Willie Nelson, along with Neil Young and John Mellencamp, founded farm Aid in 1985 when American farmers were in the midst of a mortgage crisis that was forcing many small farmers to leave their land. Through the concert, modeled on the Live Aid event that took place earlier that year, the performers hoped to raise money and awareness to help those farmers along. The event was a huge success, and turned into a tradition that has lasted for over three decades, with a large concert held at a different location each year.
The next great battle in the streaming wars may have just been started by Pandora with the announcement of their "half-price" streaming service. Is $4.99 a month the future of the music industry, or the beginning the end of it as we know it?
After a career conquering the indie airwaves as one half of Wye Oak, Jenn Wasner is breaking out on her own under the name Flock Of Dimes.
Washington, DC's Aaron "Ab" Abernathy has spent the past few years acting as music director for hip-hop artist Black Milk and perfecting his performing chops with his band Nat Turner. Now Ab is about to break out on his own with a new LP, Monologue, and we've got a taste of what's in store with his latest, Prince-tastic single, "I See You".
As we prepare to gather and celebrate the diversity of the people of our country with the opening of the National Museum of African American History & Culture here in DC this weekend, we should consider that this joyous (and long overdue) occasion is falls in the same week that two unarmed black men - Terence Crutcher and Keith L. Scott - were shot dead by police officers for no other reason than the color of their skin.
This, sadly, in 2016 especially, is nothing new. But let us not numb ourselves to the realities of our current state here in America as we watch the riots and protests in Charlotte and shore up our emotional mettle to prepare for the NEXT report of such a killing that will surely come in future weeks, if not the next. Let us understand and revel in the fact that this is wrong. This is sickening. This is injustice. And it has to stop.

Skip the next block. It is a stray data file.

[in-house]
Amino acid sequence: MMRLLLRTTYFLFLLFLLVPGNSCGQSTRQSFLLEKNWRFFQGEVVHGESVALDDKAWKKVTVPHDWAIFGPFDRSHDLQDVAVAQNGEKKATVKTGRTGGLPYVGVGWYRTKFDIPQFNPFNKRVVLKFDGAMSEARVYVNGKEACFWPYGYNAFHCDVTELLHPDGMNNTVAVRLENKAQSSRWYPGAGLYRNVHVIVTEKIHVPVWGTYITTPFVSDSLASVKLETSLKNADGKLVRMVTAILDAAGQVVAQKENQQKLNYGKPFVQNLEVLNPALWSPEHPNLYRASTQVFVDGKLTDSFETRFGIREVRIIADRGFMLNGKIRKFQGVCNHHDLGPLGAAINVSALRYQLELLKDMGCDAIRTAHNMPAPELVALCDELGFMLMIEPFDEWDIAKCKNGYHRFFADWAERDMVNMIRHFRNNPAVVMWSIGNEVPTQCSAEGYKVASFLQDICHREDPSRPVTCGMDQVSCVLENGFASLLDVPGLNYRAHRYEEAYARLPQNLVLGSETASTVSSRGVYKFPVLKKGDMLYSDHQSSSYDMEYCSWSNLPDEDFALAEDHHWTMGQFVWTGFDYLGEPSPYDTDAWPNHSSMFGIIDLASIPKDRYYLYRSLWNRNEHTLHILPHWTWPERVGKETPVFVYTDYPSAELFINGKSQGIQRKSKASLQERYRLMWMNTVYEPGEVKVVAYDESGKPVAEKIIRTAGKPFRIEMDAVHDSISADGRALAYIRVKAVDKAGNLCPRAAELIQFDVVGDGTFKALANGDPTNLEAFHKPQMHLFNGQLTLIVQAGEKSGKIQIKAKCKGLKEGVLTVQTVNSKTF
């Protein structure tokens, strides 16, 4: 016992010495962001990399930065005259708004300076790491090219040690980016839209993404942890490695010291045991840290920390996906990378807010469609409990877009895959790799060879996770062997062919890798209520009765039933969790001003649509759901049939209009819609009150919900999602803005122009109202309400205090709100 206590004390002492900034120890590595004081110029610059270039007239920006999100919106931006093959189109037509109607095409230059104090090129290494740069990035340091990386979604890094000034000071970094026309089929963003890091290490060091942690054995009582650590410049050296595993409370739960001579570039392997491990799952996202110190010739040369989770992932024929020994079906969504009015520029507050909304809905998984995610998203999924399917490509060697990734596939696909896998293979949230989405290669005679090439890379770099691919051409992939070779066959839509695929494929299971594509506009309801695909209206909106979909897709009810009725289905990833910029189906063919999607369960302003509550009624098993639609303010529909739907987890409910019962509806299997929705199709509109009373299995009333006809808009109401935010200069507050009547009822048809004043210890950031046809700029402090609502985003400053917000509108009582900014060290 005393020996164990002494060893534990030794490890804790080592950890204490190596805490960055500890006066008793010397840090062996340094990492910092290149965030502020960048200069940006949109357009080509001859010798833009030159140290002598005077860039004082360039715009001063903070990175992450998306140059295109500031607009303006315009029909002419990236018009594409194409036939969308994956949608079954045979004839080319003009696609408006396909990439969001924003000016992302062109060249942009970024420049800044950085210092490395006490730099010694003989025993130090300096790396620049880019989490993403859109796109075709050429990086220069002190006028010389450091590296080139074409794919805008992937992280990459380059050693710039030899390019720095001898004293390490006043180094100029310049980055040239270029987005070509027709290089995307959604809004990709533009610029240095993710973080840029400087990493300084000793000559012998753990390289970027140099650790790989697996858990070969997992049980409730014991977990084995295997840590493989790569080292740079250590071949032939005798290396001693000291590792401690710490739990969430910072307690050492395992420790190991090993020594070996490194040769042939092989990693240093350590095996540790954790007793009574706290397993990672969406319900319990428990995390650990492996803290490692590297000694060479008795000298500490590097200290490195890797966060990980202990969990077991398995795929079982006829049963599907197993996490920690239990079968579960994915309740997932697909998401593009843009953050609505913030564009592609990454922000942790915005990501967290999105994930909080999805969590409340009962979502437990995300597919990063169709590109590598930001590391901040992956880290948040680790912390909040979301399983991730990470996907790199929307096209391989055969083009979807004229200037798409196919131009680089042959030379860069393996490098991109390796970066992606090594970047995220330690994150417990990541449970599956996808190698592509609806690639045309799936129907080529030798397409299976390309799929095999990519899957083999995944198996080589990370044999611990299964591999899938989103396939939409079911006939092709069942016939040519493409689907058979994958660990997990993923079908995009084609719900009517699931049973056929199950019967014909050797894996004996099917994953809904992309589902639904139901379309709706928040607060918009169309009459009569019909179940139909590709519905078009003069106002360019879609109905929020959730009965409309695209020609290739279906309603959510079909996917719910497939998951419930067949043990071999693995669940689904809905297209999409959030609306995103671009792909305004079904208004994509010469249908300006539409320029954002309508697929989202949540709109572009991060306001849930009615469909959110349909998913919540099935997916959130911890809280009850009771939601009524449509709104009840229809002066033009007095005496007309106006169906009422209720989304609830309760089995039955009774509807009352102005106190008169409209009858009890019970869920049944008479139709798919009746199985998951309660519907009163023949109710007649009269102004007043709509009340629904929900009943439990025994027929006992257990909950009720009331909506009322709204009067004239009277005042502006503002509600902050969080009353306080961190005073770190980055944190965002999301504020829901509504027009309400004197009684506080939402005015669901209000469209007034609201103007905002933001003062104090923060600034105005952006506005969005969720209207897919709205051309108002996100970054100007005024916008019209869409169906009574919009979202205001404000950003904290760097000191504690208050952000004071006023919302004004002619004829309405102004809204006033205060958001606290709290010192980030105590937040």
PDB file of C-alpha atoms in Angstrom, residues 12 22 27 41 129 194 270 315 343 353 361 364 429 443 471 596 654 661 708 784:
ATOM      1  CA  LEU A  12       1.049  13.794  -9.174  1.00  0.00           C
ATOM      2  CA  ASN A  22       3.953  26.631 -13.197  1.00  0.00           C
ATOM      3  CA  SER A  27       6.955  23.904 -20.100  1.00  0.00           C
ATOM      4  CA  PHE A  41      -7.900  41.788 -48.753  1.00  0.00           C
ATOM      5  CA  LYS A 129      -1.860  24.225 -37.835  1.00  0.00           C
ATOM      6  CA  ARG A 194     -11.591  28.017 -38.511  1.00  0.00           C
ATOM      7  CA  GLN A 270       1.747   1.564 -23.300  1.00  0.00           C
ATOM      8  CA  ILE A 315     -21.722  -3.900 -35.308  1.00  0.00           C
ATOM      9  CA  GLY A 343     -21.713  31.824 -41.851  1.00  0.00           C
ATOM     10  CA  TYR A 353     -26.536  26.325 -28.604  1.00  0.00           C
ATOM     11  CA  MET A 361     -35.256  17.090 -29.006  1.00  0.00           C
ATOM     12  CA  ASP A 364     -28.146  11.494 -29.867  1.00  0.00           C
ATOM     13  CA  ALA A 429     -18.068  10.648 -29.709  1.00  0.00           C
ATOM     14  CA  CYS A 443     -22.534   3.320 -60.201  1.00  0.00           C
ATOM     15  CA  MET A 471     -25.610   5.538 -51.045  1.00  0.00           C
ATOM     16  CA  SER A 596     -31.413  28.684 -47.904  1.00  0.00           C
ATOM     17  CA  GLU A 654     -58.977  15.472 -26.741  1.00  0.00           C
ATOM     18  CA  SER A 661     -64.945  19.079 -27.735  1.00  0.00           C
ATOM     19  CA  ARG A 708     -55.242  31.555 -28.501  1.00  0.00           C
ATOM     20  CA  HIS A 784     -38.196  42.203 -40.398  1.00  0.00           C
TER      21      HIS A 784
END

Nelly is in trouble with the tax man, and it's teh INTERNET to the rescue! Wait...really?
We're reviewing Florida Georgia Line's latest, guys. This is happening. Strap in for a wild ride with Eduardo and Marcus Dowling as we dig into one of this years biggest releases that everyone loves to hate. Or DO they?
LVL UP's third album Return To Love is out 9/23, and on Sub Pop no less! We're taking their single "Pain" out for a spin to see how this New York quartet is doing.
What's in a name? Turns out a whole lot if you're in a band. Some guy named Eric has offered up a whole mess of suggestions, some good, some...not so much.
Since roundabout 2004, jazz pianist Robert Glasper has played on all your favorite records, won all the Grammy's, and blown all of the minds in the process. Marcus Dowling (Pitchfork, Bandcamp) and Marcus J. Moore (Sr. Editor, Bandcamp) join us to work through this musical giant's latest "experiment", ArtScience.
Mndsgn's latest LP Body Wash is a cosmic mashup of chill, funk, and hip-hop. Marcus Dowling gives us the lowdown on the new album and spins a track to get you all the way onboard.
Last weekend, the Hopscotch Music Festival took over downtown Raleigh, North Carolina. Now in its seventh year, the three-day festival spread out across ten venues across the city, as well as featuring headlining shows on a large temporary stage on the City Plaza. This year the event expanded to add a second headlining show on Friday night at the Red Hat Amphitheater, a large outdoor performance venue located only a couple of blocks from City Plaza, providing even more choice to attendees.